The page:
What started as a trickle of protesters lining up at 6 p.m. Tuesday in front of the Trader Joe’s on Merrick Road, in Merrick, quickly grew to a mass of more than 150, who prayed, chanted and shouted George Floyd’s name at passing cars, many of which honked back in response.
“Black lives matter! Black lives matter!” they repeated in unison, along with, “No justice, no peace!”
Then the demonstrators, brandishing cardboard signs, decided to move. That was when Nassau County police intervened to stop them, forming a wall of blue two rows deep across the sidewalk outside a Wendy’s to prevent them from moving.
The protesters pleaded with police to let them pass, but the officers would not move. Many protesters knelt on the pavement and implored police to join them. Still, the officers wouldn’t move.
The protesters, most of whom were young people, grew increasingly agitated, believing they were being prevented from exercising their right to free assembly. They were not, however. The police were waiting for more officers to arrive so they could form a human barrier to escort the protesters past a group of about 30 people who stood on the sidewalk roughly 150 feet away shouting, “Tell them to go home!” They also pointed north to the Long Island Rail Road station on Sunrise Highway and said protesters should head there.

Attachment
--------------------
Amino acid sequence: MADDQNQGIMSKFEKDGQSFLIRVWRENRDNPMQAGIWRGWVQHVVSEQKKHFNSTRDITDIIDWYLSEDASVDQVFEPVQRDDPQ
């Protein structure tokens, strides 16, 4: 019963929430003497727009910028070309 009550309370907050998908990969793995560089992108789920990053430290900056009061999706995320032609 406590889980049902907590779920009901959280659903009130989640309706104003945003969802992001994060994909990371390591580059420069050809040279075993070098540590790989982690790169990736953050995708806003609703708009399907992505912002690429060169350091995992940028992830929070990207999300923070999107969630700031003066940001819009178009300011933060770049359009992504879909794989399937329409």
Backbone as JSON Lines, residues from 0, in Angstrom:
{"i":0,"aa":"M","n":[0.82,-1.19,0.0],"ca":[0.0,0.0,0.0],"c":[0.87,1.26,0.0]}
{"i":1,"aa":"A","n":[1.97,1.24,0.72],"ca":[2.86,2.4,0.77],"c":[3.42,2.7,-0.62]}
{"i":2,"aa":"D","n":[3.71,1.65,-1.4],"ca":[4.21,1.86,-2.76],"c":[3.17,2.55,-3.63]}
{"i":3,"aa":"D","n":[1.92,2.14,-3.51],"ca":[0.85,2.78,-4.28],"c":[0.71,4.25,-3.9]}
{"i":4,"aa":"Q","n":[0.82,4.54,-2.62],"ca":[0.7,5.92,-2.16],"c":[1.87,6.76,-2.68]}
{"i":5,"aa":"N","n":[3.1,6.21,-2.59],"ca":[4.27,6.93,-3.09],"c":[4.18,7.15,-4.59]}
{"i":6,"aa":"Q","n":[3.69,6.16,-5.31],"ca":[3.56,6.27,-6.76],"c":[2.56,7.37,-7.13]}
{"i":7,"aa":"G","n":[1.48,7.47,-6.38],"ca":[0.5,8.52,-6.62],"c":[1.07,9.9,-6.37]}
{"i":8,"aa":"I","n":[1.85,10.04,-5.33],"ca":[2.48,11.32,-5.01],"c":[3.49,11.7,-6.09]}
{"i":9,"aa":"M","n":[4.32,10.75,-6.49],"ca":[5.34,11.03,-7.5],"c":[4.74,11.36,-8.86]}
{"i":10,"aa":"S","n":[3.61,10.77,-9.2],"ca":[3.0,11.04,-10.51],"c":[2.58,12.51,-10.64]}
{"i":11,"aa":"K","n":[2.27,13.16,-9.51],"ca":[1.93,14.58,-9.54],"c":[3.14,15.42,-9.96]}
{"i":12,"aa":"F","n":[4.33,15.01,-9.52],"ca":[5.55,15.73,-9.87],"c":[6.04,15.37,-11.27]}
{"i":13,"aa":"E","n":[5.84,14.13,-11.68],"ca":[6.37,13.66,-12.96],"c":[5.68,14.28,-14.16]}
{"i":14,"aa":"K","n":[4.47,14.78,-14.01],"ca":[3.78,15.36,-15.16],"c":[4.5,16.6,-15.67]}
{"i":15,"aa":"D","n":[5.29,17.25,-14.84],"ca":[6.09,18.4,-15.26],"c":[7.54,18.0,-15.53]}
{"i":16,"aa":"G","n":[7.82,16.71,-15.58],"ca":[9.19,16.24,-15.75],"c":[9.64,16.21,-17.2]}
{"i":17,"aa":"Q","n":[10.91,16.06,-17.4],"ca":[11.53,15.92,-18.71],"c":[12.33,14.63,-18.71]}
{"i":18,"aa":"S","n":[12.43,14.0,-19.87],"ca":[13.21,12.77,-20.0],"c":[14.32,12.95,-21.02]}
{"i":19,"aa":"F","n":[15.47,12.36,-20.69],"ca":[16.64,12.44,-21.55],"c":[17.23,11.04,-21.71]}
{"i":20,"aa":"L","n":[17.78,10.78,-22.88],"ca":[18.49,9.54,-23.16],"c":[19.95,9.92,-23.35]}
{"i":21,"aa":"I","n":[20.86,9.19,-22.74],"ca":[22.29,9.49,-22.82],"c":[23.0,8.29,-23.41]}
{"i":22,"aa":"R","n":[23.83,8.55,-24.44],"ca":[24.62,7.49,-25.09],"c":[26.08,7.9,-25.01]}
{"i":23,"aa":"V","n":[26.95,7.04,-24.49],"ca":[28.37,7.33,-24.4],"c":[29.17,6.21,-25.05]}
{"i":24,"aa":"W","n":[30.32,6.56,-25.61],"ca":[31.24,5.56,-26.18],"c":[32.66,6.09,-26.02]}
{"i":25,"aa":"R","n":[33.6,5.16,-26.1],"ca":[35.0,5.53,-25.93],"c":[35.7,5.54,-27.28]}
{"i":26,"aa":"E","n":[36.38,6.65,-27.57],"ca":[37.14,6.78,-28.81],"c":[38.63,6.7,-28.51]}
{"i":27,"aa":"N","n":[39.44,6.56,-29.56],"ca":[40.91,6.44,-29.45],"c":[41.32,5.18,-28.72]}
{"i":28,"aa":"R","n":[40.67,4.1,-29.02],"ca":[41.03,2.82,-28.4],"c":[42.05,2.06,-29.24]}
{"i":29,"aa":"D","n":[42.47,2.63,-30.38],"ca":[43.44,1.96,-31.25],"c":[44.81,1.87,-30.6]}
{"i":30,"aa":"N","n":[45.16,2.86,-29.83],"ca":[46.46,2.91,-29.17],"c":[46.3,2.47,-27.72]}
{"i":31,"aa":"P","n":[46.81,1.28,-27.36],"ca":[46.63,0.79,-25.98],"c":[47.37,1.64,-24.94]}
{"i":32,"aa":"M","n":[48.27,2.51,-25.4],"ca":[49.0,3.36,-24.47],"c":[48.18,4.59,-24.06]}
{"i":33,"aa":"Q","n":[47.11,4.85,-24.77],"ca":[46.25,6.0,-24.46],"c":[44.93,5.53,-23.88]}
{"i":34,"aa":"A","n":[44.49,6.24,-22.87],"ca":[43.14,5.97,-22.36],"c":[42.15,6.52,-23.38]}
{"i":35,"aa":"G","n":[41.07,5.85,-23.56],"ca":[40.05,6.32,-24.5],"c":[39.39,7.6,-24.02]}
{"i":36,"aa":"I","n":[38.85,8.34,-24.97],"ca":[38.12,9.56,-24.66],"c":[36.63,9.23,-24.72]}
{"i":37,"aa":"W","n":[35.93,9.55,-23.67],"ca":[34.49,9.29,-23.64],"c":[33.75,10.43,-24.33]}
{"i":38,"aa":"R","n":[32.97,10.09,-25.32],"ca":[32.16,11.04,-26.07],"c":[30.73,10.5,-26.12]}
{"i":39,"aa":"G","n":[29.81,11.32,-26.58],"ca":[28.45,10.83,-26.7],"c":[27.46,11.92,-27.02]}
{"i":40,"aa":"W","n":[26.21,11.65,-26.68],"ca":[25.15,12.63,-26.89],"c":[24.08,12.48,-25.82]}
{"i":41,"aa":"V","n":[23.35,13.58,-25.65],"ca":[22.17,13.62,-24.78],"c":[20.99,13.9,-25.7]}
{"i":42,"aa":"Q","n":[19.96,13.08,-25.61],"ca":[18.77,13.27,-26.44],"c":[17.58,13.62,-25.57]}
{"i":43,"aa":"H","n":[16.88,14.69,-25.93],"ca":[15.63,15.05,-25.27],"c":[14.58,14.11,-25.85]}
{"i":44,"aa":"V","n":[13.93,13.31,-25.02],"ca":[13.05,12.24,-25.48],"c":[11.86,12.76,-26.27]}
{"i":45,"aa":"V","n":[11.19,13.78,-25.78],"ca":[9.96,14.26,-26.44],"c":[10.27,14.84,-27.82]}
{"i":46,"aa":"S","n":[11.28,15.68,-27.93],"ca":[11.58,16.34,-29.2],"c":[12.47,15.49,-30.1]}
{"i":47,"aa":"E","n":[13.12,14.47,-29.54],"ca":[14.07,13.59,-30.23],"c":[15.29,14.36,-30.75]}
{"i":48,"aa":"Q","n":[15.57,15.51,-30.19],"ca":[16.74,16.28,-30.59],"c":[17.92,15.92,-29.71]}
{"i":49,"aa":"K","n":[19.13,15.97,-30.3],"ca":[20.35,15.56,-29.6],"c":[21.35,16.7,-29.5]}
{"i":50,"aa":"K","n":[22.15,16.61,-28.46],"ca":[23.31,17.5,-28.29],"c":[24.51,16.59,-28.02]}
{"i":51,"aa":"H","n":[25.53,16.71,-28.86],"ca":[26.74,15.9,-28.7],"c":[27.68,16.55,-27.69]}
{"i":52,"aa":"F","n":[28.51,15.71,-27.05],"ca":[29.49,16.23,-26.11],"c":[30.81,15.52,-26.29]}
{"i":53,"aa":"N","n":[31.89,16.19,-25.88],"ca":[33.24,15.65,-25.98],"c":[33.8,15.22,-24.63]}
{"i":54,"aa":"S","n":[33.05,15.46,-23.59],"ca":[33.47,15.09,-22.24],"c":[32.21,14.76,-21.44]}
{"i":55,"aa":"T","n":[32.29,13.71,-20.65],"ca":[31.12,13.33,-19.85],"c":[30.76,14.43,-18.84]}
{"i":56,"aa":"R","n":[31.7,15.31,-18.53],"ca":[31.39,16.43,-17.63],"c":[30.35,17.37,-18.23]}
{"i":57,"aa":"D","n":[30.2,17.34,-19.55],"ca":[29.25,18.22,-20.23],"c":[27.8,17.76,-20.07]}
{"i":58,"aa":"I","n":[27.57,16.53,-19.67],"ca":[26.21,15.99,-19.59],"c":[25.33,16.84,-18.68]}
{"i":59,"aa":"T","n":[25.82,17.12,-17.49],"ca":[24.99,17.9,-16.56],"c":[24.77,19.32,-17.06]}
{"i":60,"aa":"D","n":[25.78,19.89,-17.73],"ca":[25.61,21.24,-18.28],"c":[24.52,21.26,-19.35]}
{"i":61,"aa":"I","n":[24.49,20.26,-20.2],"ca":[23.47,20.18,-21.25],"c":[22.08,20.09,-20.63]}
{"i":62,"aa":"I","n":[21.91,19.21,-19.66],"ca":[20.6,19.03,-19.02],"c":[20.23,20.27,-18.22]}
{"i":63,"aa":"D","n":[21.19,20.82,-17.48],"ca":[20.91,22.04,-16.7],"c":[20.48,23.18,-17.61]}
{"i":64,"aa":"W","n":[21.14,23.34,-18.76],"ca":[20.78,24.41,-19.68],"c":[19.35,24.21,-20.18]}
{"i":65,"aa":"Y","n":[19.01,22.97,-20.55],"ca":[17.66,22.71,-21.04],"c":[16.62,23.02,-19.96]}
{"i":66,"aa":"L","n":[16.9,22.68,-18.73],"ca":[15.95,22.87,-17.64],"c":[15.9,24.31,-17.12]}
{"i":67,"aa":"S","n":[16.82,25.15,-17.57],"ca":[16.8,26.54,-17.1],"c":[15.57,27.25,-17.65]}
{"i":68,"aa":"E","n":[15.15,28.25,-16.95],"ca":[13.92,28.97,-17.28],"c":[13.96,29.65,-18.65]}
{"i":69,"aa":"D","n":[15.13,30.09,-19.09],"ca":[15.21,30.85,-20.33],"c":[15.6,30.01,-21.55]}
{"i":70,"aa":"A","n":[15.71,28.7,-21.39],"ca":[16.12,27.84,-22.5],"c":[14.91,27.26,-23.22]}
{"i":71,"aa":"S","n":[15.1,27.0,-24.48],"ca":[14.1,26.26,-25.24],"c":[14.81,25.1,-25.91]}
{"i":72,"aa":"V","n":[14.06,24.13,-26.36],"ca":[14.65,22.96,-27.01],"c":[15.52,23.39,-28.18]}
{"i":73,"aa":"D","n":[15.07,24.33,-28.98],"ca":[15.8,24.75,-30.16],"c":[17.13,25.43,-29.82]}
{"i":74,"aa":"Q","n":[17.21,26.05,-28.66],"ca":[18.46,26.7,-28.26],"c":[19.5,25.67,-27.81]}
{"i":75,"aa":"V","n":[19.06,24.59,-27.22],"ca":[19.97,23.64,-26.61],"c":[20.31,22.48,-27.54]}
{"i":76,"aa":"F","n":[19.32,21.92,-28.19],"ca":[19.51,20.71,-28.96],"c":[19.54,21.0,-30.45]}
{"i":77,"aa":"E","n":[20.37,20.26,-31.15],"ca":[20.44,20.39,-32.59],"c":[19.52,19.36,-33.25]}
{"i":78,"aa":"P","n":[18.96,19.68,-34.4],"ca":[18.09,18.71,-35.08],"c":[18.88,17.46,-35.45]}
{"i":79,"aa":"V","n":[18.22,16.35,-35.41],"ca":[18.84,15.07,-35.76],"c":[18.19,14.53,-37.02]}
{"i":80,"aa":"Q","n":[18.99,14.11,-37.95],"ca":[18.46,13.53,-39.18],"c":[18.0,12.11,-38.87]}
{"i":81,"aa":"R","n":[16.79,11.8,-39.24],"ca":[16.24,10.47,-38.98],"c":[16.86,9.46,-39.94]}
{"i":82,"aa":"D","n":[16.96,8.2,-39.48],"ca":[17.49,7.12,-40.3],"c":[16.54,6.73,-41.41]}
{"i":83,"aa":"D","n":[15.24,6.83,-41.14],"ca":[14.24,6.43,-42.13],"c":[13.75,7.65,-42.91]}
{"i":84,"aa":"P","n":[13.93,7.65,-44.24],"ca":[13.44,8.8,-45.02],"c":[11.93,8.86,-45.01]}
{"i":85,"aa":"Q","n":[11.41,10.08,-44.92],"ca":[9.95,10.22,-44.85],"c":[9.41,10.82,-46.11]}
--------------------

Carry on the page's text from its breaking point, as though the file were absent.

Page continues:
Earlier in the day, a provocative social media post about the protest had stoked fear and concern among at least some nearby residents, according to local sources.
“The Black Lives Matter protesters were peaceful, nothing but peaceful,” said Clare Hunter, of Merrick, a Calhoun High School senior. “As someone who lives in Merrick, it’s disgusting to see people in our supposed family community be actively against an anti-racism protest.”
“It’s terrifying, or disappointing, that such a group of people in such close proximity would stand against a demonstration for basic human rights,” said Rebecca Sirof, also of Merrick, a junior at Calhoun.
Eventually, with dozens of police lined up to escort the protesters along Merrick Road, they continued to move, past the group of angry people shouting at them, to Babylon Turnpike, before circling back to where they started.
“Now that we came here to do what we did, spread the word,” Marian Lopez, of Baldwin, told the crowd. “All of you guys did a great job.”
The protesters then quietly dispersed, some escorted to their cars by police.